Pacemaker/ Pacemaker Implant Video
Cross-Section of the Chest With a Pacemaker
This illustration shows a cross-section of the chest with a pacemaker. Figure A shows the location and general size of a double chamber, or double lead, pacemaker in the upper chest. The wires with electrodes are inserted into the right atrium and ventricle of the heart through a vein in the upper chest. Figure B shows the electrode electrically stimulating the heart muscle. Figure C shows the location and general size of a single chamber, or single lead, pacemaker in the upper chest. The wire with the electrode is inserted into the right ventricle of the heart through a vein in the upper chest.
What is a Pacemaker?
When there’s a problem with your heart’s electrical system, a pacemaker can help. A pacemaker is a small, lightweight, electronic device that’s placed inside your body. The pacemaker keeps track your heartbeat and when necessary, generates electrical signals similar to the heart’s natural signals. These signals keep your heart beating at an appropriate rate.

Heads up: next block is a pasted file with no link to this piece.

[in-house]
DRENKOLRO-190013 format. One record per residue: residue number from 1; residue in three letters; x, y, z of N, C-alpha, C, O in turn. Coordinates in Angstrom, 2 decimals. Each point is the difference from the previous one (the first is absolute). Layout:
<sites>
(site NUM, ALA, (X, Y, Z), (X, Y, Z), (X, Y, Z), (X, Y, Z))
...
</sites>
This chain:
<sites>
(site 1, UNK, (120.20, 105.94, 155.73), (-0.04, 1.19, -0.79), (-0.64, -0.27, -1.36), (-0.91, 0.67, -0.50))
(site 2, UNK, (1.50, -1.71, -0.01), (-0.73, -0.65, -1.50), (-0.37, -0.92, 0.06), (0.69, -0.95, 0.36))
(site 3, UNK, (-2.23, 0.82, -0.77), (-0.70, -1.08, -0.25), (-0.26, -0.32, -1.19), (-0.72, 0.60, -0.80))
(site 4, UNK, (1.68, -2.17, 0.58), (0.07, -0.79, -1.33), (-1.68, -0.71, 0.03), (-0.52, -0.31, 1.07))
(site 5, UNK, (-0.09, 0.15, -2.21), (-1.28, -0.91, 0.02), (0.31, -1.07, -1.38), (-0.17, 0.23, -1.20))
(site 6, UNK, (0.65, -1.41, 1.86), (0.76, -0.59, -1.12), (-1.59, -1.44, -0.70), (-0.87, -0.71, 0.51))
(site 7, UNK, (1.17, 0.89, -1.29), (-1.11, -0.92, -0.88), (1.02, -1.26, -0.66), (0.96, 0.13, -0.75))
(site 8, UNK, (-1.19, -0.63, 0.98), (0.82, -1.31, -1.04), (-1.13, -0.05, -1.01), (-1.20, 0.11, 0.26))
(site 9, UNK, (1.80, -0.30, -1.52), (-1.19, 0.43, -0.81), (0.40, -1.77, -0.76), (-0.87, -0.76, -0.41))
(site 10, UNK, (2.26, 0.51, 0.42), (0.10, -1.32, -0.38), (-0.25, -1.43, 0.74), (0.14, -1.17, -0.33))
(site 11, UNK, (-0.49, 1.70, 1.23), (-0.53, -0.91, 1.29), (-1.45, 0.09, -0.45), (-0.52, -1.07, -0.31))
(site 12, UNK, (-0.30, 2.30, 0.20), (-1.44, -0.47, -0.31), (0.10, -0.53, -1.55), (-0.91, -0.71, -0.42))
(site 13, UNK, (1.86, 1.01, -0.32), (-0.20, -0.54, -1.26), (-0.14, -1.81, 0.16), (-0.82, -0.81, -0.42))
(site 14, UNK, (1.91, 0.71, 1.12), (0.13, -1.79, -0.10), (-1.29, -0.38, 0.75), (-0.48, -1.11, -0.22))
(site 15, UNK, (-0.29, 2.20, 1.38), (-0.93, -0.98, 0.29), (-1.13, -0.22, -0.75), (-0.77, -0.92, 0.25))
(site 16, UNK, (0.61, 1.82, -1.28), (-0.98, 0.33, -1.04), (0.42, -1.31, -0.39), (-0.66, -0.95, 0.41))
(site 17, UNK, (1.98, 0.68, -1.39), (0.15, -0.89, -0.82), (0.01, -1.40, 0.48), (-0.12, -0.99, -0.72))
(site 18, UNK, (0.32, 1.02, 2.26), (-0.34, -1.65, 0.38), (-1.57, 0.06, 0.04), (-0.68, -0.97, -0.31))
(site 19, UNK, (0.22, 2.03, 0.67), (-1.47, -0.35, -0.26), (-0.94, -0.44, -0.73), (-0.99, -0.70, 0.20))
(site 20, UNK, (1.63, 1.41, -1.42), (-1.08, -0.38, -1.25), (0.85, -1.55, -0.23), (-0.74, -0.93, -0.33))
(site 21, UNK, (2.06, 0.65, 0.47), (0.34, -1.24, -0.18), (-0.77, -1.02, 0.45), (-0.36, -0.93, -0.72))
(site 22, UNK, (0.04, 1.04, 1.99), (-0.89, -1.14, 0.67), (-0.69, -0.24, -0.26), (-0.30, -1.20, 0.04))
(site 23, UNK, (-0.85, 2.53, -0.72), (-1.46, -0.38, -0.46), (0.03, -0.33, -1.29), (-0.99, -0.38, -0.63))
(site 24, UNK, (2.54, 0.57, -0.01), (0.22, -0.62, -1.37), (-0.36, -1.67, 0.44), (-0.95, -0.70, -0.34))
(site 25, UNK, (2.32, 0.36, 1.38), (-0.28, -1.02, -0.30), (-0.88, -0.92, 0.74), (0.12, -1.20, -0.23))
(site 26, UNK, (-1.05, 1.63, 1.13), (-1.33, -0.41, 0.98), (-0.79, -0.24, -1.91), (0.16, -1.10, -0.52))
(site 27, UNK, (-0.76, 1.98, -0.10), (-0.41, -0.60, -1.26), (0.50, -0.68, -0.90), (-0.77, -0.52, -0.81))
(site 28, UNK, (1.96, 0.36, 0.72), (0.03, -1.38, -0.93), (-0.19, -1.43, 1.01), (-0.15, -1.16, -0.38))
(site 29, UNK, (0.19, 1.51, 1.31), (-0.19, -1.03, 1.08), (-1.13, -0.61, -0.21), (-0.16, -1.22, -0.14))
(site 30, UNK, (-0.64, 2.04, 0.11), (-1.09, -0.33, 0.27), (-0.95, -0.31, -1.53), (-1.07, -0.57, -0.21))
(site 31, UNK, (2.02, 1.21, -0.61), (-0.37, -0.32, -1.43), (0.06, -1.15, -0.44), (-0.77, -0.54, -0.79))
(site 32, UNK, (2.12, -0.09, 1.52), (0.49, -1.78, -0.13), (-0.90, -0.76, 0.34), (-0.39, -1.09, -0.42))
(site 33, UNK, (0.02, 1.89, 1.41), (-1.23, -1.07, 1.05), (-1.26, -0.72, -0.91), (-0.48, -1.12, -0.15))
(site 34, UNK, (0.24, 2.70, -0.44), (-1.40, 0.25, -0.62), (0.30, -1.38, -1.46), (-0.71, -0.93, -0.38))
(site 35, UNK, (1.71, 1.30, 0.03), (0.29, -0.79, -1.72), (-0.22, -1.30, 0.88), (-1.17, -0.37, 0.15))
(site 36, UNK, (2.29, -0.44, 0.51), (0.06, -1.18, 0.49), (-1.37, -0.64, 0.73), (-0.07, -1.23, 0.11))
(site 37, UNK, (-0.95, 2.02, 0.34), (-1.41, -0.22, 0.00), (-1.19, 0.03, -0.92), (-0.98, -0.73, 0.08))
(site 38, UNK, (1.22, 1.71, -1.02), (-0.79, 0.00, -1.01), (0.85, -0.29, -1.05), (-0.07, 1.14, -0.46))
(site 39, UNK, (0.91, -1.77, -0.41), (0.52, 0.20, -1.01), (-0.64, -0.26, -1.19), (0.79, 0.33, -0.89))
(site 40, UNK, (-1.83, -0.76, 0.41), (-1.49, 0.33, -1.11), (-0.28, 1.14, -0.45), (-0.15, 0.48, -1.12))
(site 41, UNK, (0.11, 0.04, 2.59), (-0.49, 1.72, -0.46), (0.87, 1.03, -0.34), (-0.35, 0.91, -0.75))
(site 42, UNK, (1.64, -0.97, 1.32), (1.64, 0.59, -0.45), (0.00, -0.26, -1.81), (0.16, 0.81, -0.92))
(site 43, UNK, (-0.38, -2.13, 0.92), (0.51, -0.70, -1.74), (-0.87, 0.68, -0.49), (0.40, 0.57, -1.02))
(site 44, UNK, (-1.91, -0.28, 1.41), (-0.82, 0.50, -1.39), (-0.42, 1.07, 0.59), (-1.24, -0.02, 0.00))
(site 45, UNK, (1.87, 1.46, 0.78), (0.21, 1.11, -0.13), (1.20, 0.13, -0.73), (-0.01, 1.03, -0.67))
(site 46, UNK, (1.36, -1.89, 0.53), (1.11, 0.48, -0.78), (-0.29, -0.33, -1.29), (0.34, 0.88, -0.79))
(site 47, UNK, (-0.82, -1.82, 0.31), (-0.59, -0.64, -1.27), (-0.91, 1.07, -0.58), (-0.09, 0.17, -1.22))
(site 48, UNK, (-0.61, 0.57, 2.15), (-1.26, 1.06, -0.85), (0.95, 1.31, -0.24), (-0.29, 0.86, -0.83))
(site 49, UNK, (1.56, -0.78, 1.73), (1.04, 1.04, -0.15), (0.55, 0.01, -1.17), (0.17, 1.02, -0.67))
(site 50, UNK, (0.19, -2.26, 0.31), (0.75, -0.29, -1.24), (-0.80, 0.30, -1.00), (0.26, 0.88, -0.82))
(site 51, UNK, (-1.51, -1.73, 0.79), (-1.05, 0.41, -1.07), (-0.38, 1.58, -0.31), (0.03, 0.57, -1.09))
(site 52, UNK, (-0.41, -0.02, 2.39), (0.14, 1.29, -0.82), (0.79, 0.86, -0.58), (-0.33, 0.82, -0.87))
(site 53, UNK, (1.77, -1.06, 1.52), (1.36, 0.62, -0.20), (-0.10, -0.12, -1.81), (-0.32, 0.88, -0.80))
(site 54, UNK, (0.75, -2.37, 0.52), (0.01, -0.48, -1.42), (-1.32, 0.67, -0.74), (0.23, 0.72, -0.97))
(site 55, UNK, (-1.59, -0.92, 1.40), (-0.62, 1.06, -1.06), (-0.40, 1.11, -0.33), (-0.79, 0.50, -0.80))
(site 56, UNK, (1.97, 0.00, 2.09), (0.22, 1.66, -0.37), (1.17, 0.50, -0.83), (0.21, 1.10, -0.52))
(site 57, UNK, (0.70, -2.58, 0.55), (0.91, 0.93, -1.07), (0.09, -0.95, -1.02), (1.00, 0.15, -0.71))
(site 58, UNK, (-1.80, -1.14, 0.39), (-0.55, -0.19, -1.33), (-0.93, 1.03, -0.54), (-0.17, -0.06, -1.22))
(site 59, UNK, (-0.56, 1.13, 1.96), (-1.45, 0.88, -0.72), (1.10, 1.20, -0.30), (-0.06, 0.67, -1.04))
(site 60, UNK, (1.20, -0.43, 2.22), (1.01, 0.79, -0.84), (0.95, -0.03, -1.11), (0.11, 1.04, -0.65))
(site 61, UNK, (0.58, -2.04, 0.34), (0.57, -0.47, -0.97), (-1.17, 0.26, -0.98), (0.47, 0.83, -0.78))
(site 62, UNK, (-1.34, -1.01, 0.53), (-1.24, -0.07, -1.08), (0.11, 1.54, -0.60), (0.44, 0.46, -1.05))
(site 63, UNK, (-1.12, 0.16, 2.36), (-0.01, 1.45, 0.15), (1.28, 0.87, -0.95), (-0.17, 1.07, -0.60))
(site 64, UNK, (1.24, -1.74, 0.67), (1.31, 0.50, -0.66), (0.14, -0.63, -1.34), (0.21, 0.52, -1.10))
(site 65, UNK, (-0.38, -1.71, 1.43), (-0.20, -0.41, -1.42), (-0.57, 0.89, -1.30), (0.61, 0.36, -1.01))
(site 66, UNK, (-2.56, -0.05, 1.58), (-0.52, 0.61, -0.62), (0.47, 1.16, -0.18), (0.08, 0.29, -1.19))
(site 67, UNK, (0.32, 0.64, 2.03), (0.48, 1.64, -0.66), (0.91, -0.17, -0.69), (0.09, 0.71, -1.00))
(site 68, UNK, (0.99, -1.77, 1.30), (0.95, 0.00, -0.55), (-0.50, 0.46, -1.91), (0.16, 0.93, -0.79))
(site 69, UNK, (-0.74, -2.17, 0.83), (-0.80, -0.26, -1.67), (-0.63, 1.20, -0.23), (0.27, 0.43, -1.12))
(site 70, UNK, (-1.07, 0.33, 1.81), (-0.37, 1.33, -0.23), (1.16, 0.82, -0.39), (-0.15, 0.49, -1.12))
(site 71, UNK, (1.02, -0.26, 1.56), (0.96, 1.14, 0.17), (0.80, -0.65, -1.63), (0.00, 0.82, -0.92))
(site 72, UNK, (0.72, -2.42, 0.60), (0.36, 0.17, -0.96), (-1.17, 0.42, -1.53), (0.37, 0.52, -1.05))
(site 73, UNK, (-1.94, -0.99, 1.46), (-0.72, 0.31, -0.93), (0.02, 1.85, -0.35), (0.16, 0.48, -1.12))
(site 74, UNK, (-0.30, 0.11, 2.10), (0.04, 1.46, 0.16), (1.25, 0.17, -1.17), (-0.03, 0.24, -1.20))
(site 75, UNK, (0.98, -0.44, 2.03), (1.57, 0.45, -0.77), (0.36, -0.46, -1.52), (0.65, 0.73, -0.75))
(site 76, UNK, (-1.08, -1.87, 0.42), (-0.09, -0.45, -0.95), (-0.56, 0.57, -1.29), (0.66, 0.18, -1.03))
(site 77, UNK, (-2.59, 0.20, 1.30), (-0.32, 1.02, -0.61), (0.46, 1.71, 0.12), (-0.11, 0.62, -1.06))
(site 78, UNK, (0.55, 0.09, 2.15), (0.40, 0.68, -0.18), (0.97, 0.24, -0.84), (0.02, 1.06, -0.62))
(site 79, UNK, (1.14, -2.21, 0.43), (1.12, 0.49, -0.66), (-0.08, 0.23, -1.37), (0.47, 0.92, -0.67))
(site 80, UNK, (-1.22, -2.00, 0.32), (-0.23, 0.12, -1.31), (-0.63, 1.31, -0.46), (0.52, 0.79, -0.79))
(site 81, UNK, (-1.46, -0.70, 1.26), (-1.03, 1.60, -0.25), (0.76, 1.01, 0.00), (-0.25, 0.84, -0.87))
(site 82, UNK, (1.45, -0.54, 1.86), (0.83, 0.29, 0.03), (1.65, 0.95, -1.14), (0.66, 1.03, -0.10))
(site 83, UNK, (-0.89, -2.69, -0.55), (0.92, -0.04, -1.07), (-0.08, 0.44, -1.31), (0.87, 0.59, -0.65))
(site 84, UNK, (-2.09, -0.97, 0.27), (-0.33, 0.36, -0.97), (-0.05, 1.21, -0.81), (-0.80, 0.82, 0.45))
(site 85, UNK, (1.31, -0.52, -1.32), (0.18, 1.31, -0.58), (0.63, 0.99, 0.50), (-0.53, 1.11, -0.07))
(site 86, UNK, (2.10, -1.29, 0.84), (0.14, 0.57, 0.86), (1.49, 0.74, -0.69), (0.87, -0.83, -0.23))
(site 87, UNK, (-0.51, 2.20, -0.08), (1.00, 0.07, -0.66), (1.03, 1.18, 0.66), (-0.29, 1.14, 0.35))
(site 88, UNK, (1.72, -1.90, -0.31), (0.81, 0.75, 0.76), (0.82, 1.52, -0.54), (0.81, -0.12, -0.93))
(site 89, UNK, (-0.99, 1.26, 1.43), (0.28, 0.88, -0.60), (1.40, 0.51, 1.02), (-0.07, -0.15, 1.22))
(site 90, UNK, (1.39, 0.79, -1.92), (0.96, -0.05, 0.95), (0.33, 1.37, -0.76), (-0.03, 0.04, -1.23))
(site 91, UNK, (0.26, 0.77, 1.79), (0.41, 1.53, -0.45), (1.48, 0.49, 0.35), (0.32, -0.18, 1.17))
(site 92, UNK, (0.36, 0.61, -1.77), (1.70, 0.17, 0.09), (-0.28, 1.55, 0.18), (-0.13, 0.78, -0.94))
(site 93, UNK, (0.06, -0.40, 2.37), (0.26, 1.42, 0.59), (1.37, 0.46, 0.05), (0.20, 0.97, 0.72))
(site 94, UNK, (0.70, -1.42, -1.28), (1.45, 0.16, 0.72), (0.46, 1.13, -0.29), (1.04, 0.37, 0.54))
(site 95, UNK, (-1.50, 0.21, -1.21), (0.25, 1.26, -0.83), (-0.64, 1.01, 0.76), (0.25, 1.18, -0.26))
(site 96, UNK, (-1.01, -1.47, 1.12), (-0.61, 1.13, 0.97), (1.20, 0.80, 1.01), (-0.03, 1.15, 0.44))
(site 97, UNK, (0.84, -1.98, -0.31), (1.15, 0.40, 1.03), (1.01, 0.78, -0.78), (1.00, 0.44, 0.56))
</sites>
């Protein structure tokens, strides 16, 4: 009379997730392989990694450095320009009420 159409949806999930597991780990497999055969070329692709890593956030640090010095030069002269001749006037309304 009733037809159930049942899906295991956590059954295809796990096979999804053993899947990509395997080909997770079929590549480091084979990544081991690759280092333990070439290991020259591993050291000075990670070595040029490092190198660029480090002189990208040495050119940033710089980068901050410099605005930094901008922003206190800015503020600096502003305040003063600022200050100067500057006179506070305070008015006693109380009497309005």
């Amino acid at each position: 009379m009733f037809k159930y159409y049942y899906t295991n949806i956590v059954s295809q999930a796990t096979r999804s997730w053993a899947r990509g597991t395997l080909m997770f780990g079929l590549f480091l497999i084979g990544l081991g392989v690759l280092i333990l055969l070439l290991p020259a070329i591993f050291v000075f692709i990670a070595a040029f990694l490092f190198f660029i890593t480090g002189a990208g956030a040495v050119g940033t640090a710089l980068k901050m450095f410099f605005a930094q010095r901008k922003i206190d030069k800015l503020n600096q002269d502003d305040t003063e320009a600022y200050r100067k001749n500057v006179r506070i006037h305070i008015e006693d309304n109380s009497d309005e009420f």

A pacemaker helps keep your heart from beating too slowly, but it doesn’t stop your heart from beating on its own. The pacemaker “listens” to your heart. When the hearts own electrical system sends a signal and the heart beats, the pacemaker waits and does nothing. When the hearts system misses a signal, the pacemaker sends a signal to replace it.
Your cardiologist/electrophysiologist will choose the type of pacemaker that’s best for you. A pacemaker with one lead is called a single-chamber pacemaker. A pacemaker with two leads is called a dual-chamber pacemaker. Single chamber and dual-chamber pacemakers are typically used for cardiac rhythm disorders involving a too slow heart rate (bradycardia) which can be caused because of slow electrical impulses (sick sinus syndrome) or because the electrical impulses get delayed on their way through the heart (heart block).
When you’re active, your heart beats at a faster pace or rate. Electrical system problems can sometimes keep your heart’s rate from speeding up when needed. Because of this, single-chamber and dual-chamber pacemakers can be programmed to be rate-adaptive. This means that they can help change the rate of your heartbeat depending upon your activity level. So with activity a rate-adaptive pacemaker helps your heart beat faster, and when you sit down to rest, the pacemaker lets your heart return to a slower rate.